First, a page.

QSR and fast casual restaurants have been early and very active adopters of digital signage technologies because of their ability to display and update pricing and menu options quickly and easily.
Now there's an interesting new dynamic developing in the food services industry - autonomous food prep and serving kiosks.
I wrote the other day about a kiosk station set-up for sports and entertainment venues that makes and serves cocktails, after checking IDs using AI. Now there's word of a Silicon Valley start-up rolling out a food automation kiosk that makes smoothies on demand.
Sunnyvale-based Blendid has an autonomous, contactless kiosk that uses robotics, machine vision and artificial intelligence, as well as fresh, healthy ingredients, to make smoothies. The seven-year-old company has raised more than $20M to date and is starting to put its kiosks in places as diverse as Walmarts, Love's Travel Stops and university common areas.
I mention this because the kiosks - which are a bit like those mini-stores you see dotted along shopping mall concourses - use digital menu displays and smaller interactive ordering screens to promote, guide and facilitate orders.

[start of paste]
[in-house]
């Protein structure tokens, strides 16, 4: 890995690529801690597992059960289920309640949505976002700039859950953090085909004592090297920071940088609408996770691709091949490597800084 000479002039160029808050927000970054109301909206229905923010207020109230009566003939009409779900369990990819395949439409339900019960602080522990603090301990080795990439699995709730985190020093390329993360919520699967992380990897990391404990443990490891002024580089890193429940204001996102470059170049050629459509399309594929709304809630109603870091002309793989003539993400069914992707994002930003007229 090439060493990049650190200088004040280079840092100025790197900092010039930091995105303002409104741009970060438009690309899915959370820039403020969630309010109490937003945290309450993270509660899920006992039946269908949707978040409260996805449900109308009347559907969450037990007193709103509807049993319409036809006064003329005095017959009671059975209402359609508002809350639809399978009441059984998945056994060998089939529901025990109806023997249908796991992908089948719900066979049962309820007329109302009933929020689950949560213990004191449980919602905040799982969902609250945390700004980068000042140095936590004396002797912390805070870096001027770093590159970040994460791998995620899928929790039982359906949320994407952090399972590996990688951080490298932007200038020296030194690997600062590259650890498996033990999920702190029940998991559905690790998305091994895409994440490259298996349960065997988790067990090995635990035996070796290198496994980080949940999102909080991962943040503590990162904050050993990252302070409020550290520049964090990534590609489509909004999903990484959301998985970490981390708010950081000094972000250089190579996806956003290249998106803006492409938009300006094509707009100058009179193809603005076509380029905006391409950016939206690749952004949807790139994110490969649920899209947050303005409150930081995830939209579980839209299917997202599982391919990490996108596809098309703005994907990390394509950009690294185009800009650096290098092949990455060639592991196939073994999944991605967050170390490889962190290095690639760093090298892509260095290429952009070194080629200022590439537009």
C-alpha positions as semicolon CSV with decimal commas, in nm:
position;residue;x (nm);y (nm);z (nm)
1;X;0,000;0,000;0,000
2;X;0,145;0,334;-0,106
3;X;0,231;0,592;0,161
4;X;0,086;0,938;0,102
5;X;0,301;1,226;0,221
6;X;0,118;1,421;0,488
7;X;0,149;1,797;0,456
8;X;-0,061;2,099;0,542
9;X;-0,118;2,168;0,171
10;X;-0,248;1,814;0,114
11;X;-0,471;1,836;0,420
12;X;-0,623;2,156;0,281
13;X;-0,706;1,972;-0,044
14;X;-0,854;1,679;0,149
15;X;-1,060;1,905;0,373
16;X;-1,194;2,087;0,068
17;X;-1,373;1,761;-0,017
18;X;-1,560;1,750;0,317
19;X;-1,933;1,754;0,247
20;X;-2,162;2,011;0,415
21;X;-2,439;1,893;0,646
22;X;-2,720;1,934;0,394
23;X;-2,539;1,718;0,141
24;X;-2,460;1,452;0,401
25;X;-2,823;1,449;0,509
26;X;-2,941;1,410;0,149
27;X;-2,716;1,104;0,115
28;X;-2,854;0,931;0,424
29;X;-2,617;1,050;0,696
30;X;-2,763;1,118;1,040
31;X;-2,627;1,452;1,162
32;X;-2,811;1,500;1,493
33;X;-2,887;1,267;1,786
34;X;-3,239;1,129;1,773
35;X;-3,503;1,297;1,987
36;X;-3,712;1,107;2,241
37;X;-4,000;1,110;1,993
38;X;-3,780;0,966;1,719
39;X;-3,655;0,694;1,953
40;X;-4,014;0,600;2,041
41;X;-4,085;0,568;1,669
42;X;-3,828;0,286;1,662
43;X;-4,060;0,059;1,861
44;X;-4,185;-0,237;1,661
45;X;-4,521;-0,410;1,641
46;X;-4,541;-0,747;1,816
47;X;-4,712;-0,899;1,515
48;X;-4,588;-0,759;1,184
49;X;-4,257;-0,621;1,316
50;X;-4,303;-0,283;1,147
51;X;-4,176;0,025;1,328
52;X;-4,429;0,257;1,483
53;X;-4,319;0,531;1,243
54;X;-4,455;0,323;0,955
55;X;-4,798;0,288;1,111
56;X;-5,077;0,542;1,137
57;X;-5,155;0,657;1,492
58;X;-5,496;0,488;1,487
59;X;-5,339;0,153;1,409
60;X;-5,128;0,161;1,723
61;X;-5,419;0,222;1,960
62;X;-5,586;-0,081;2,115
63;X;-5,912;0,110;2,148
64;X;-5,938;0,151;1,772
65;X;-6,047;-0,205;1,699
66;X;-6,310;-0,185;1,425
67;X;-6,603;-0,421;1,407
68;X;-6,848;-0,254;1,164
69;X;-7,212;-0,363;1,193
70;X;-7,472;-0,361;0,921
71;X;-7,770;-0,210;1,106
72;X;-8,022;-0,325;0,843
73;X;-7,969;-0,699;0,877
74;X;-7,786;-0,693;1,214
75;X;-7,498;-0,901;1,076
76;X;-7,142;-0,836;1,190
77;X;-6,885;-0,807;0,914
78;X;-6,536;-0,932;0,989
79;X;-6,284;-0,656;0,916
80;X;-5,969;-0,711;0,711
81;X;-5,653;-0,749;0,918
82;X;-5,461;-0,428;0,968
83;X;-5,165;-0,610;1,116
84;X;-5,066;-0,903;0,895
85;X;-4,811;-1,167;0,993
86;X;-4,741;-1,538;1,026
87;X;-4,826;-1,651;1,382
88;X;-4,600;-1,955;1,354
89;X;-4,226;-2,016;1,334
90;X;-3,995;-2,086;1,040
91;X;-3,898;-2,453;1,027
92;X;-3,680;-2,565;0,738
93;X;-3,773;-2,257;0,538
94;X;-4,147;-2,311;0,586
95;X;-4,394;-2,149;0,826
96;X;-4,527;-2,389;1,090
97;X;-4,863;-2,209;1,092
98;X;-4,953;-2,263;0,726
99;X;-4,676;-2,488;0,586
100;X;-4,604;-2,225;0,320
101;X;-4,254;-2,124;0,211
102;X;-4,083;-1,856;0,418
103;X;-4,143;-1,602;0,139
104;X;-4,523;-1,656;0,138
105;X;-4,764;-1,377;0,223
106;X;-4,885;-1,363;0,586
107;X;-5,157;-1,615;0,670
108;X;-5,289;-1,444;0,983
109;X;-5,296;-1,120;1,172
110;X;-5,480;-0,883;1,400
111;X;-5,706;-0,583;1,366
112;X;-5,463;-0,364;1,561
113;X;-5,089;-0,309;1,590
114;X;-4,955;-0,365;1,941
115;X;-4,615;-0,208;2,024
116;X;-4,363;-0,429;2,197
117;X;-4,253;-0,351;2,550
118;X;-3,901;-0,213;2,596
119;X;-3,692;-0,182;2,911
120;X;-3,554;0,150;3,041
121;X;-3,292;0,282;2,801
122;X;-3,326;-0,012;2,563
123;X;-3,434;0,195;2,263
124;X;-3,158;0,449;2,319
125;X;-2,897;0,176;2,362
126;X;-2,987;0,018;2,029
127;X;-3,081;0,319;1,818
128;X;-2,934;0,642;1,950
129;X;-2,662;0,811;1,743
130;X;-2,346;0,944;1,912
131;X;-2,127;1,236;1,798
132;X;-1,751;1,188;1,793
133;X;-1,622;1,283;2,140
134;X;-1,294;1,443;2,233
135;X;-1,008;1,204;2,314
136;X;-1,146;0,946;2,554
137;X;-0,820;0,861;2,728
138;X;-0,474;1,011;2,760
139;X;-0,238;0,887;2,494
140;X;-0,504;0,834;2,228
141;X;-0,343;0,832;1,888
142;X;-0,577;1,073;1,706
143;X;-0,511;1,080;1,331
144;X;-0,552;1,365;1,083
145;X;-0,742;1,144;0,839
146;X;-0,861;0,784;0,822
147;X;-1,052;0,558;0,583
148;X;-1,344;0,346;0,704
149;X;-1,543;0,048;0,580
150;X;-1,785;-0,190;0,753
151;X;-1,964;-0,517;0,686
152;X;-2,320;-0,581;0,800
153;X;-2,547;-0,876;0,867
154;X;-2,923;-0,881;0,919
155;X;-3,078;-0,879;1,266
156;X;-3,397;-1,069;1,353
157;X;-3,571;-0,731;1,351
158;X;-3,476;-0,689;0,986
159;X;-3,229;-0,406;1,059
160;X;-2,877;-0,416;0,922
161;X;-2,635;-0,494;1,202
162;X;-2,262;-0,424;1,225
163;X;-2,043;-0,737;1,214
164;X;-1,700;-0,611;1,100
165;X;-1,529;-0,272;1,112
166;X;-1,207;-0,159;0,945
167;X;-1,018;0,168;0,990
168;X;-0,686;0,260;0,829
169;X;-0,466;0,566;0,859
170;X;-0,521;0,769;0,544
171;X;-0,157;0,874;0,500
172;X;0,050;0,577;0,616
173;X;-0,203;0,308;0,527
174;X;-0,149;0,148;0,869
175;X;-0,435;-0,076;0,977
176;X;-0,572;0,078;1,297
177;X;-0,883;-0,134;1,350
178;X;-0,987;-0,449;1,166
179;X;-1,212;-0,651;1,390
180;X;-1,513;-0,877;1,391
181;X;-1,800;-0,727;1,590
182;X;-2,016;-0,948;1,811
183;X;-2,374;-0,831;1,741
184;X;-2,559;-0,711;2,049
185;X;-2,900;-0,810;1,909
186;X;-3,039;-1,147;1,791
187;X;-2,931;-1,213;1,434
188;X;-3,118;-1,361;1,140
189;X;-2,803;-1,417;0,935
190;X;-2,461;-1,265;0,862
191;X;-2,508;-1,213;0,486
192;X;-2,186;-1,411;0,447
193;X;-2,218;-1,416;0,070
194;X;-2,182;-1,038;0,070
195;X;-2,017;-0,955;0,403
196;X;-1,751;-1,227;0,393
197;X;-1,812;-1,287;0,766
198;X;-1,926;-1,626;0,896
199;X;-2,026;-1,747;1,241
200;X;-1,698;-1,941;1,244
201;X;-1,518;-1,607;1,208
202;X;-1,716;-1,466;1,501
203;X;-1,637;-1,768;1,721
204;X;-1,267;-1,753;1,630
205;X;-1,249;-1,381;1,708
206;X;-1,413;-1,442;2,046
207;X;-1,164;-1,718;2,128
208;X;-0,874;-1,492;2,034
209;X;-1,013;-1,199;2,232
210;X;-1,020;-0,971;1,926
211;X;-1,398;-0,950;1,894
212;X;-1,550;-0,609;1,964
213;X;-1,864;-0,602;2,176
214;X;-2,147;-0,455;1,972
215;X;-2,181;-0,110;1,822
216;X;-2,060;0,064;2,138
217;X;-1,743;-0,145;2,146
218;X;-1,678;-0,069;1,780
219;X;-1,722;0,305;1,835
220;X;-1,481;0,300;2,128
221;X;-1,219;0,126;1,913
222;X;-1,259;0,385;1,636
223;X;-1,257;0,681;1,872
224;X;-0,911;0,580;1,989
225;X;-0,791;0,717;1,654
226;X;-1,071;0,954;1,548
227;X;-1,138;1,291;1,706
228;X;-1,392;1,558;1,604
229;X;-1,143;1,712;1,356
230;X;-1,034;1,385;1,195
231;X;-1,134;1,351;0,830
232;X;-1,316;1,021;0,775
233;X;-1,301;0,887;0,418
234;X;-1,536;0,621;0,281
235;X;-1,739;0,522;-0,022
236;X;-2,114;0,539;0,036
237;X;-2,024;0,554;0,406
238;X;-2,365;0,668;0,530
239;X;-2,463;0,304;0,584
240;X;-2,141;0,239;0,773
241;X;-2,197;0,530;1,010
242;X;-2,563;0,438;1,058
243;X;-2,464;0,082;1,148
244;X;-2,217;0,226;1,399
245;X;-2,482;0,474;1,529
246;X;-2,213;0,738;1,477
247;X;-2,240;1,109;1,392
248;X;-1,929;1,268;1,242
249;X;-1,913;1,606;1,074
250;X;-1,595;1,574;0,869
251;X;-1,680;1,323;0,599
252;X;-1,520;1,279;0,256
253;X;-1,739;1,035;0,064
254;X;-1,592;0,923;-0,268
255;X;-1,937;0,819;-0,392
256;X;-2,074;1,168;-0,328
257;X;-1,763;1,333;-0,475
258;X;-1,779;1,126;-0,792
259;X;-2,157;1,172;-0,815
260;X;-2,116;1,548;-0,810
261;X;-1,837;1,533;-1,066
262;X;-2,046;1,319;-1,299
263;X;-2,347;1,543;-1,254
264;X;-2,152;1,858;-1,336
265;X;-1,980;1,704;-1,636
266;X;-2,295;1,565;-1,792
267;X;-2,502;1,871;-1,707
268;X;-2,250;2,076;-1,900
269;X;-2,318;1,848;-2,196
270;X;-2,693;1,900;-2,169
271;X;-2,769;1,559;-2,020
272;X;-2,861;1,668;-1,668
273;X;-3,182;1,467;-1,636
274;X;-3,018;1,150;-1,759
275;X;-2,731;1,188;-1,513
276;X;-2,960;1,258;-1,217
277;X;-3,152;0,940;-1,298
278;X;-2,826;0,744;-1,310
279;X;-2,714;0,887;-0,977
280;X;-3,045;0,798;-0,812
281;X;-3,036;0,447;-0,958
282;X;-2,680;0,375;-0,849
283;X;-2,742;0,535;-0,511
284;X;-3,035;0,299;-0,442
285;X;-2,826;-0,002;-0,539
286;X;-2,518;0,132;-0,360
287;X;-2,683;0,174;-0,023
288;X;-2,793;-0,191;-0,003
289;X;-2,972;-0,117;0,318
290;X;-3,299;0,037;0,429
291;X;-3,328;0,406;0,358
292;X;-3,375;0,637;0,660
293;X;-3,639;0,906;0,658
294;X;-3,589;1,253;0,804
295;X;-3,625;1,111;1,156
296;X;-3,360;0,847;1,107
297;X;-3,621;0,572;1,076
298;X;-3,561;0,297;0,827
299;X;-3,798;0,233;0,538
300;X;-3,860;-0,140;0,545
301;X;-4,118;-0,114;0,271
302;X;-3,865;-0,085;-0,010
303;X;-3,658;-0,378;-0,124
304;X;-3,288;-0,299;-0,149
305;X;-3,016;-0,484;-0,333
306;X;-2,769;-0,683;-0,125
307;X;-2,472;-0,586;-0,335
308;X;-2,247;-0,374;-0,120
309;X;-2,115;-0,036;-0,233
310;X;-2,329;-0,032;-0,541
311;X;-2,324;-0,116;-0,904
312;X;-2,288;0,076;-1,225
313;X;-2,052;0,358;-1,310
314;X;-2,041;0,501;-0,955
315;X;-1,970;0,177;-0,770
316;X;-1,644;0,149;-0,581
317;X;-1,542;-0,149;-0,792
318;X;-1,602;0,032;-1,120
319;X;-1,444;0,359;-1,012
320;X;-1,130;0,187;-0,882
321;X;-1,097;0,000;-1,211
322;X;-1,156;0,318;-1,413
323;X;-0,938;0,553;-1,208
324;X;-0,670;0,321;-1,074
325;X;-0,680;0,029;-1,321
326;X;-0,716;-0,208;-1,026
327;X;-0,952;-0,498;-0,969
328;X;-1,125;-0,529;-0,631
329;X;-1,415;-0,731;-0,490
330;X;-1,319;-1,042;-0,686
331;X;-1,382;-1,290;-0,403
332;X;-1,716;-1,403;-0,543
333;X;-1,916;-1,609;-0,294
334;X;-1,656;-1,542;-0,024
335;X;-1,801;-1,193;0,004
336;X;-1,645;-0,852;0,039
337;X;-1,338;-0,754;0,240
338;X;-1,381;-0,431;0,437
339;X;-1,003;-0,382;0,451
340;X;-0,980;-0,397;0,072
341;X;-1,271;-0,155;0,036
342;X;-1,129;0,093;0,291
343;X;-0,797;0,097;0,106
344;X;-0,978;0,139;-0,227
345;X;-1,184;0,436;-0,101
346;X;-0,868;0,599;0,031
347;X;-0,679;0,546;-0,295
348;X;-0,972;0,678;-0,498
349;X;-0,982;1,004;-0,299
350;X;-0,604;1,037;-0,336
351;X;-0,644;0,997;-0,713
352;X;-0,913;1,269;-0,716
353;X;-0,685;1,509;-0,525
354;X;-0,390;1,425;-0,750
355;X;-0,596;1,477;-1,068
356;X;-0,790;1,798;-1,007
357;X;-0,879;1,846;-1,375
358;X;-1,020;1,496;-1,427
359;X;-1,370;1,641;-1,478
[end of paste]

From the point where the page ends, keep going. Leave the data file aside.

On one hand, vending machines that produce food items is not new, nor are screens attached to them. But advances in robotics, and other technologies, means the product can be prepared fresh and not just be something that was thawed and blended up. I would only drink coffee from a vending machine if I was desperate, but this sort of thing is very different.
The company has a partner in Jamba, which is all about smoothies and would not likely risk its brand reputation unless it was quite comfy the autonomous units produced drinks that were up to its standards and customer expectations.
With labor shortages in food services and retail likely a long-term thing, digital signage service providers who have a big focus on food services - companies like STRATACACHE, Coates and Ping HD - might be intrigued by the rise of these autonomous stations. The operation of these stations still depends on humans showing up and re-stocking the food ingredients, but these guys don't call in sick, come in late, go on breaks, or talk to union organizers.